Treneglos: women wave the farm goodbye

This parish, to the north of Bodmin moor, was possibly the Cornish parish most dominated by farming in the Victorian era. In 1861, fully 85 per cent of its adult men were farmers, farmers’ sons or farm labourers and virtually all of the adult women were married to farmers or their labourers or were servants working on farms. It comes as little surprise therefore to find that all three of the Treneglos children in our database were born into households dependent on farming. Nonetheless, only one of the three still remained part of a farming household in their 40s.

John Brown Gimblett was the life-long farmer of the trio. He was the son of William and Elizabeth who farmed at Kyrse. The amount of land they farmed seems to have varied from census to census, presumably as a result of renting more land for periods of time. In 1851 it was just 55 acres, increasing to 100 acres in 1861 and again to 160 acres in 1871 before being reduced in size to 93 acres in 1881.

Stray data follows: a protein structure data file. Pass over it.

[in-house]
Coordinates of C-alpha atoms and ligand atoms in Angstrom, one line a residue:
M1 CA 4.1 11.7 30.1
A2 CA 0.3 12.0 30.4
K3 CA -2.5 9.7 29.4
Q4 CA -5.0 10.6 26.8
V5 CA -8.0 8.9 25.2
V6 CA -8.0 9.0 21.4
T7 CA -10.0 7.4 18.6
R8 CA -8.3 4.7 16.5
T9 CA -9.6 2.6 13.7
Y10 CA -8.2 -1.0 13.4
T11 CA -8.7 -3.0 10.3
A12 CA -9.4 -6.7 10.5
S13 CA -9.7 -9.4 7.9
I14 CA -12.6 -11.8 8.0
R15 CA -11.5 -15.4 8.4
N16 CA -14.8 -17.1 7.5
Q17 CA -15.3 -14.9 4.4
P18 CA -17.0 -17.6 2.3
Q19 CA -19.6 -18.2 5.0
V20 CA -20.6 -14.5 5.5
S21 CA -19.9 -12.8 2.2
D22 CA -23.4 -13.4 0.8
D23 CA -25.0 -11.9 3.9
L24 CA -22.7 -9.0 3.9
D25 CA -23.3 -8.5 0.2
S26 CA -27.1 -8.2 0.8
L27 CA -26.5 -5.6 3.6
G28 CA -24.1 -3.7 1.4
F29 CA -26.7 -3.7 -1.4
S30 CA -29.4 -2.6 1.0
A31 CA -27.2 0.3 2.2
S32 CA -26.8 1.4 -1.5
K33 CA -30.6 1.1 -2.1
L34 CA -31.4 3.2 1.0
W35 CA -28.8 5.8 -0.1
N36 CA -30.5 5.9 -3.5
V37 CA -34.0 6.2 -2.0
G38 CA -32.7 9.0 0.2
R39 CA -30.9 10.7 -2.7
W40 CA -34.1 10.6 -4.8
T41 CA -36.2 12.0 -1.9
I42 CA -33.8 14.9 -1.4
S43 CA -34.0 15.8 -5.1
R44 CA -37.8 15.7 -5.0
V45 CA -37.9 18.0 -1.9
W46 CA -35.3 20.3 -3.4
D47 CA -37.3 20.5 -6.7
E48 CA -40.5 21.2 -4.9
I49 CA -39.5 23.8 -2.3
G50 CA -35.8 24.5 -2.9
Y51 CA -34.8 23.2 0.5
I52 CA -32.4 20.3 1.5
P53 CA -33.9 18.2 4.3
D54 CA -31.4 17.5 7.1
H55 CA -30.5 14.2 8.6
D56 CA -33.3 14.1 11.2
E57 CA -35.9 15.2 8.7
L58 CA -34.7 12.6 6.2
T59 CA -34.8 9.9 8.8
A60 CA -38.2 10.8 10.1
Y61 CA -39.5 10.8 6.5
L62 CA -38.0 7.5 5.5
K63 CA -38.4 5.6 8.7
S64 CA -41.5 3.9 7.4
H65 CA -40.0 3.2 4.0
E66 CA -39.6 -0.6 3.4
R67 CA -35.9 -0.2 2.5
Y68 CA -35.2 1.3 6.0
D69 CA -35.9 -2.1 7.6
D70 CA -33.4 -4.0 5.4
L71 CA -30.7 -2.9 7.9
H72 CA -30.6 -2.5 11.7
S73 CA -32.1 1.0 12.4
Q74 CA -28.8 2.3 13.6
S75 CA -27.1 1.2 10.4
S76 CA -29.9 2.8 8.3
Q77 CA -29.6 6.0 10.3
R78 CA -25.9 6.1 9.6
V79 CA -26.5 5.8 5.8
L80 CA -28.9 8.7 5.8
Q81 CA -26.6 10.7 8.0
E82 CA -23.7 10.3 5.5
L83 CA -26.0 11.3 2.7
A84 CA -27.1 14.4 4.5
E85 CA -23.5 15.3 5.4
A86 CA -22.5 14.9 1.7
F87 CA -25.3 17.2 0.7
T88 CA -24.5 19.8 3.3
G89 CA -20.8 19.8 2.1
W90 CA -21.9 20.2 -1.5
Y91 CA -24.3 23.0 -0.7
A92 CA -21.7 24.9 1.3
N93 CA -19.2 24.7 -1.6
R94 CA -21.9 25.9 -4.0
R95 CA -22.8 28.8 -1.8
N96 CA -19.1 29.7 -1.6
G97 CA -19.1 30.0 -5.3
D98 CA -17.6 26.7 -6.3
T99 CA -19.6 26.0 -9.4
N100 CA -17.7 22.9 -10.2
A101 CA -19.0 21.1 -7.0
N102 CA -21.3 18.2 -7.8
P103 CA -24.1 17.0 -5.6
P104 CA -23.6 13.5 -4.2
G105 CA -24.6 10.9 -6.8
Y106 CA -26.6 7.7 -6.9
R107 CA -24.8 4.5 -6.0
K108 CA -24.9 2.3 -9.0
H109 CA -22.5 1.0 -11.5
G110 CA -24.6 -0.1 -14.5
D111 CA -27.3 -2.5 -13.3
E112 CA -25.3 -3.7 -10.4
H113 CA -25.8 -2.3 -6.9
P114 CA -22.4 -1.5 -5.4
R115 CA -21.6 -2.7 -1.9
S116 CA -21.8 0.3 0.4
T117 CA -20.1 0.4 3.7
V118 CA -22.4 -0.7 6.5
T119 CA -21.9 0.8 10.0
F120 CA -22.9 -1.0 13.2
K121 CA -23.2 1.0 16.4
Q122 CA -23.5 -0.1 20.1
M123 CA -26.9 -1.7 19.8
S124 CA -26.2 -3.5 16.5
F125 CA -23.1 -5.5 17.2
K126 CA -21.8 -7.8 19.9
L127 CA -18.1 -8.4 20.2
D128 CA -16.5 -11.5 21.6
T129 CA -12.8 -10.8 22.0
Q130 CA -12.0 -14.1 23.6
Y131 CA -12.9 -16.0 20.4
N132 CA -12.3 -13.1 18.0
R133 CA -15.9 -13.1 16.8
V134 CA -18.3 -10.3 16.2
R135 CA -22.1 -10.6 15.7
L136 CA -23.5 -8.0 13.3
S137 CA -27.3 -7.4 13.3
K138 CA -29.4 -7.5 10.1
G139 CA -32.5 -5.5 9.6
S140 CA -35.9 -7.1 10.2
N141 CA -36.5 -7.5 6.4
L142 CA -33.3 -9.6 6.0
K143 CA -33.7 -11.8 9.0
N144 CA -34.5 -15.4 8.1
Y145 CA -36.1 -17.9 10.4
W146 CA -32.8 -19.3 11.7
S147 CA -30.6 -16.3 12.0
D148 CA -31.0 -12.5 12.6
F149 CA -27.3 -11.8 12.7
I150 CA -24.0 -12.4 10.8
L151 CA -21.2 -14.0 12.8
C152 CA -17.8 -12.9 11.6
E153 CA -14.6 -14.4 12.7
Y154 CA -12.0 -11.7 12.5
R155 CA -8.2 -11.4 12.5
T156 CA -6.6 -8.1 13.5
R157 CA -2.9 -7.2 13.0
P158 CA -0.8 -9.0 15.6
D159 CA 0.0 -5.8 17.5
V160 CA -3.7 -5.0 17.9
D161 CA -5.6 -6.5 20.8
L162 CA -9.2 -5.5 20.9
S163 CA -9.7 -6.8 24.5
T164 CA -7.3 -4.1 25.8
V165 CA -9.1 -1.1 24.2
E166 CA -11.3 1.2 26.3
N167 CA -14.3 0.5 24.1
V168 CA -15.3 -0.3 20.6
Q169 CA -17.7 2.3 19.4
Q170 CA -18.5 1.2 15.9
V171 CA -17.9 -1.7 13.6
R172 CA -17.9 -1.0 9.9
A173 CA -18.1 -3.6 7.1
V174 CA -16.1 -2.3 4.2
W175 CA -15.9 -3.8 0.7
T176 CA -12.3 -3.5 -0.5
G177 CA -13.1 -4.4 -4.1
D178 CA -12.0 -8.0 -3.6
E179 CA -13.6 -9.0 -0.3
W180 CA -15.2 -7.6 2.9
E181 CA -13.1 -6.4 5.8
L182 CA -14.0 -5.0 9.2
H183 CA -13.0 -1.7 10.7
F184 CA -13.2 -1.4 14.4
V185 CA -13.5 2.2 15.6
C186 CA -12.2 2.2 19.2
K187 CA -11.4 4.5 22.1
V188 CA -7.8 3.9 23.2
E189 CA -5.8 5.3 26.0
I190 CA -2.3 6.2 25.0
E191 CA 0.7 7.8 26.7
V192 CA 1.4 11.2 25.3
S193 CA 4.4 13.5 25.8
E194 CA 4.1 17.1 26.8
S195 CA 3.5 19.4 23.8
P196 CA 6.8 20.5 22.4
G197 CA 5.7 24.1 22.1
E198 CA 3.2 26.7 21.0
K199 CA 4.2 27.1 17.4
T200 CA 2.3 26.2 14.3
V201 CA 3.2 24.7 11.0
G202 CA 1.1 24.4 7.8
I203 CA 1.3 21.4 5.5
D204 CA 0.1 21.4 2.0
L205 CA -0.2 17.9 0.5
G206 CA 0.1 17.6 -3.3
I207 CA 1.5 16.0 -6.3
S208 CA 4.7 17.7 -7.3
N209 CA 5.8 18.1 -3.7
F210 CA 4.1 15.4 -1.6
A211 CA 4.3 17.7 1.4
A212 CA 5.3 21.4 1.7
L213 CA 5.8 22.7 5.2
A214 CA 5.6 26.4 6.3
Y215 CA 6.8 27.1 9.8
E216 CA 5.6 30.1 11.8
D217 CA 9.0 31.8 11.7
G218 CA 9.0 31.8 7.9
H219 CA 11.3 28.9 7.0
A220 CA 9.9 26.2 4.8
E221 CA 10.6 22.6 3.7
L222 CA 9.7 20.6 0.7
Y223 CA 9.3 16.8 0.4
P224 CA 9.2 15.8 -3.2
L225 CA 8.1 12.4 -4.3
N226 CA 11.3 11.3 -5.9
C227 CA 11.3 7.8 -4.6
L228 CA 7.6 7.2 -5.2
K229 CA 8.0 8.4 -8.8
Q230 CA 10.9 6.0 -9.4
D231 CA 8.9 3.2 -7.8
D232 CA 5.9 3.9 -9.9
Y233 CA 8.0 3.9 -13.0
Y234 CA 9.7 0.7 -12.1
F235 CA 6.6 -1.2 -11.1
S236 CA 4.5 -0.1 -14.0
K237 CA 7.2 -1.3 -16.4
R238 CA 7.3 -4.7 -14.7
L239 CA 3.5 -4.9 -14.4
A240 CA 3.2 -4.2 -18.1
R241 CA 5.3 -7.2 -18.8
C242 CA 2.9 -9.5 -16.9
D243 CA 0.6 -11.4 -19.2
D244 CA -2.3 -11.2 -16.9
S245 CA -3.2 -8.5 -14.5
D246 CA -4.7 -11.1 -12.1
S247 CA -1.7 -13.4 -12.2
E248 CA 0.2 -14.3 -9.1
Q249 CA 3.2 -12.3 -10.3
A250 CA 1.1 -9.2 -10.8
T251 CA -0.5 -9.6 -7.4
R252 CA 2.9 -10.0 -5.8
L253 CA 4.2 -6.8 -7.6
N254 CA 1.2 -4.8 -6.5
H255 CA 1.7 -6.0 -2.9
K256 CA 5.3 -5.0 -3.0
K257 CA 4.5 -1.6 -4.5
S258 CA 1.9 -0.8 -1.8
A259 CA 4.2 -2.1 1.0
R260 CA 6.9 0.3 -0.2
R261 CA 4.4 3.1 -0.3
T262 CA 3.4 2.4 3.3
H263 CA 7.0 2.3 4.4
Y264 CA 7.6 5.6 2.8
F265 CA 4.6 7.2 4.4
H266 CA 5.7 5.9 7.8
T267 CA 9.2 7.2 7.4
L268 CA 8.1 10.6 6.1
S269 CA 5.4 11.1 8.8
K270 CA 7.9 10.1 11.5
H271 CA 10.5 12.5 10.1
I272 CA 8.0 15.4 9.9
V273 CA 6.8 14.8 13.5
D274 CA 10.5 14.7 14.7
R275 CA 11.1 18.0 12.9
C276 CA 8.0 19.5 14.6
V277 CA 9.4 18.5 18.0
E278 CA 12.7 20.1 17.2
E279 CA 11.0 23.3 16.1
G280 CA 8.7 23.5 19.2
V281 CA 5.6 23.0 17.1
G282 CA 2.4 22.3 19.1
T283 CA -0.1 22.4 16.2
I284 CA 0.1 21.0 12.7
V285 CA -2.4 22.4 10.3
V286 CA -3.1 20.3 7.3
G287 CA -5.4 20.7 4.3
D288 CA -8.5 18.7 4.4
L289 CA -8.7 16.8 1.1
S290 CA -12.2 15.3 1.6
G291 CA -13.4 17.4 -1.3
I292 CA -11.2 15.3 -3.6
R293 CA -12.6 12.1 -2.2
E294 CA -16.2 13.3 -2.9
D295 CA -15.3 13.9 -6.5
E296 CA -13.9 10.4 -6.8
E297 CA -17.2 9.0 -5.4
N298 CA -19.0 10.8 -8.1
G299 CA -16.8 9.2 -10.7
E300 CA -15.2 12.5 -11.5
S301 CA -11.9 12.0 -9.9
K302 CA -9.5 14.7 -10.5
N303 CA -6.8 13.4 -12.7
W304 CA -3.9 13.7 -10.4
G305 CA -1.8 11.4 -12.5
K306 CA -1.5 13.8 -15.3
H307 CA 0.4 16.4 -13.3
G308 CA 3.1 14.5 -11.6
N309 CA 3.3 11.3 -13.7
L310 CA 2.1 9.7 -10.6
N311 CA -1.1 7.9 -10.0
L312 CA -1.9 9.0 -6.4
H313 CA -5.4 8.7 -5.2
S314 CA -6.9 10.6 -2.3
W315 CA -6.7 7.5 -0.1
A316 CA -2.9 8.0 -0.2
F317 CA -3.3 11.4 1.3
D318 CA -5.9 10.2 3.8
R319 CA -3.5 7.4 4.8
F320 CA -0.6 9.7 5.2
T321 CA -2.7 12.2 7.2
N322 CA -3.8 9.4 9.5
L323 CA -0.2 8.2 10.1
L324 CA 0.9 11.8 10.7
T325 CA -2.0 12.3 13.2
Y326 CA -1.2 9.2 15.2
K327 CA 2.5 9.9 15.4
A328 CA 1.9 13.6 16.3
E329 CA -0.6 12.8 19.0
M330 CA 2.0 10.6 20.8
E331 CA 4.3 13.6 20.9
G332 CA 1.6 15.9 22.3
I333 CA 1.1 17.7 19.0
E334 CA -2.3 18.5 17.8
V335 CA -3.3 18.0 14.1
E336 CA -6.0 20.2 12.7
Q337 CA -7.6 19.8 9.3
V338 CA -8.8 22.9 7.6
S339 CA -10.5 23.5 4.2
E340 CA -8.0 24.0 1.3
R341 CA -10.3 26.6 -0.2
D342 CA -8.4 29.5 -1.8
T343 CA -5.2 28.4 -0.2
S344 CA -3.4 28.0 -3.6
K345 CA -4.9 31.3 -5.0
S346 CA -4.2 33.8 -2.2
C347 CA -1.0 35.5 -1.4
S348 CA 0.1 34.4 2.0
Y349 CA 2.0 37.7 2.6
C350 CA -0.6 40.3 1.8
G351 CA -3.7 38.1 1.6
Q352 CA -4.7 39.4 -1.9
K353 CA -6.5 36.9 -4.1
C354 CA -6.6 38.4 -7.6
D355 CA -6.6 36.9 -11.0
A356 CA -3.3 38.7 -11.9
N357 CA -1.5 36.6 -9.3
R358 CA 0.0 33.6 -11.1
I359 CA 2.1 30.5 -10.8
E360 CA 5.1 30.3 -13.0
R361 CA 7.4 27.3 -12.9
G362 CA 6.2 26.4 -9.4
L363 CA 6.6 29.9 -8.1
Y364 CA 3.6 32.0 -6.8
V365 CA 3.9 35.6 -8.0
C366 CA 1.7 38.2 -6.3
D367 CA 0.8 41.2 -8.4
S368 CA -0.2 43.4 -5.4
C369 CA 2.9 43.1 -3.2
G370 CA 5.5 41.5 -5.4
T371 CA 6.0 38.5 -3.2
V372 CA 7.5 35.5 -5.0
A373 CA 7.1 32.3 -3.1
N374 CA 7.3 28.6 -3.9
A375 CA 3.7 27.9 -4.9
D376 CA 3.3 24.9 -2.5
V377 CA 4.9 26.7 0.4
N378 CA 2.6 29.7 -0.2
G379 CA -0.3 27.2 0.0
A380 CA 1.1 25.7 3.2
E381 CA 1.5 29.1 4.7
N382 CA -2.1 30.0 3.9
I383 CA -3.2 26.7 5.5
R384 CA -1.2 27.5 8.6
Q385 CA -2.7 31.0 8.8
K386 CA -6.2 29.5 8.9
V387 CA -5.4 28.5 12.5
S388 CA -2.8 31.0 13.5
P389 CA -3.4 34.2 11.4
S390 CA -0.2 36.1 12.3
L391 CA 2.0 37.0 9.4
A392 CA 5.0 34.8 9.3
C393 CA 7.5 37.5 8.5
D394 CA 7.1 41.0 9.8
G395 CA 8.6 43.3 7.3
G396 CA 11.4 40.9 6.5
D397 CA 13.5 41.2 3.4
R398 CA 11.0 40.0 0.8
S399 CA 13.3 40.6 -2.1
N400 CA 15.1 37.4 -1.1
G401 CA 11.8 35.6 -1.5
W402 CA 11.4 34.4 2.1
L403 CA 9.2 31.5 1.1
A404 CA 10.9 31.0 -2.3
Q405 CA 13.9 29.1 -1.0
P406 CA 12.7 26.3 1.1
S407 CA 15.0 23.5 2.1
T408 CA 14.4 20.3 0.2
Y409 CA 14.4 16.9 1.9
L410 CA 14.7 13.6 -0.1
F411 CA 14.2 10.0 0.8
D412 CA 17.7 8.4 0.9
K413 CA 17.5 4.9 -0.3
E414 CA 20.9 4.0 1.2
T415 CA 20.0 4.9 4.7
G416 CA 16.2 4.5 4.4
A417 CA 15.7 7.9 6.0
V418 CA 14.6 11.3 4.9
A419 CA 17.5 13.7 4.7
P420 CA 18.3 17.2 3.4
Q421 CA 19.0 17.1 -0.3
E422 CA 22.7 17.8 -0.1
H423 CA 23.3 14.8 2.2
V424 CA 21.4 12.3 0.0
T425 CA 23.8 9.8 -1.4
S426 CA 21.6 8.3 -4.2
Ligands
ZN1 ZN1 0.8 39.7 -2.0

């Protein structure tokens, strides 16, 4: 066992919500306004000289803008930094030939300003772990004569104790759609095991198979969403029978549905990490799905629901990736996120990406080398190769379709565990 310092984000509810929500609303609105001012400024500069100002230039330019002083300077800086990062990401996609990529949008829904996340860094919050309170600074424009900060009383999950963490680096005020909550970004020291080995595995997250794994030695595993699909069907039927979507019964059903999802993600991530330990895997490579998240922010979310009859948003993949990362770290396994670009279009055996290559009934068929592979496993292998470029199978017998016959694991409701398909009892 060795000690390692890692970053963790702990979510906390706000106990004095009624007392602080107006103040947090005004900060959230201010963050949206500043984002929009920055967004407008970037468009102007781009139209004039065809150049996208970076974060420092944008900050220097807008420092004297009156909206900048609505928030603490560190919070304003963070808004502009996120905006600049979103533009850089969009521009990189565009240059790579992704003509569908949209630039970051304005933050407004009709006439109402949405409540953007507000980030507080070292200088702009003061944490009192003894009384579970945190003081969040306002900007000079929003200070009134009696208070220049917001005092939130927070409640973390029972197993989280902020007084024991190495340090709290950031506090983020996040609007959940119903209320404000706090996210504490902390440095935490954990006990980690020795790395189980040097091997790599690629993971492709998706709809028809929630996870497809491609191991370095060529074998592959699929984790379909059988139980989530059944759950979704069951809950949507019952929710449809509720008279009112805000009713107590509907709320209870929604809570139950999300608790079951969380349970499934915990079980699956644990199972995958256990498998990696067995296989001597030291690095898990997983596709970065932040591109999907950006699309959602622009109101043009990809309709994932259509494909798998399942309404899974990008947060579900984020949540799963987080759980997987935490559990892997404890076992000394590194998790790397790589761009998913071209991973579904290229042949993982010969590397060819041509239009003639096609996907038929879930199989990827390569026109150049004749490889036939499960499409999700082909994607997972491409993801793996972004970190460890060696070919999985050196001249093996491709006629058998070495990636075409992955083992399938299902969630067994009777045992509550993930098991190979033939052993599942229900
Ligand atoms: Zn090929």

Badgall in the 21st century

John, with his two brothers, both in their 20s, and three teenage sisters were still helping their parents run the farm in 1881. But in the 1880s their father died and John became the head of the household, helped by his mother, a widowed sister and two farm servants. He eventually married in 1893. His wife died in 1910 by which time John had left Kyrse to farm at Badgall, just over the parish border with Laneast to the east.

Grace May was the daughter of a farm labourer at Treneglos. Like John Gimblett, Grace did not move far.  She married William Rowe, a master blacksmith from Altarnun, in 1869 and the couple set up home at the village of Splatt in neighbouring Tresmeer. There they stayed into the new century bringing up a large family of at least ten children.

The third child was also the daughter of a farm labourer and his wife. Charlotte Herring’s parents (or the census enumerator) would appear to have had some trouble spelling her name which was recorded as Sharlot in 1851 and Sharleta in 1861: in 1871, when she was a farm servant at St Clether, in fact the parish in which she was born, she was Charlett. On getting married the spelling of her name settled down. She and her husband James Ruby had moved south of the moor to Crows Nest in St Cleer by the late 1870s, where John got work labouring in a copper mine, probably South Caradon. By 1891 South Caradon had closed but John was still managing to get a living from tin mining while the family had moved a mile or so to the village of Pensilva.

Phoenix Utd tin mine near Minions survived into the 1900s and may have been the mine where James Ruby was working in 1891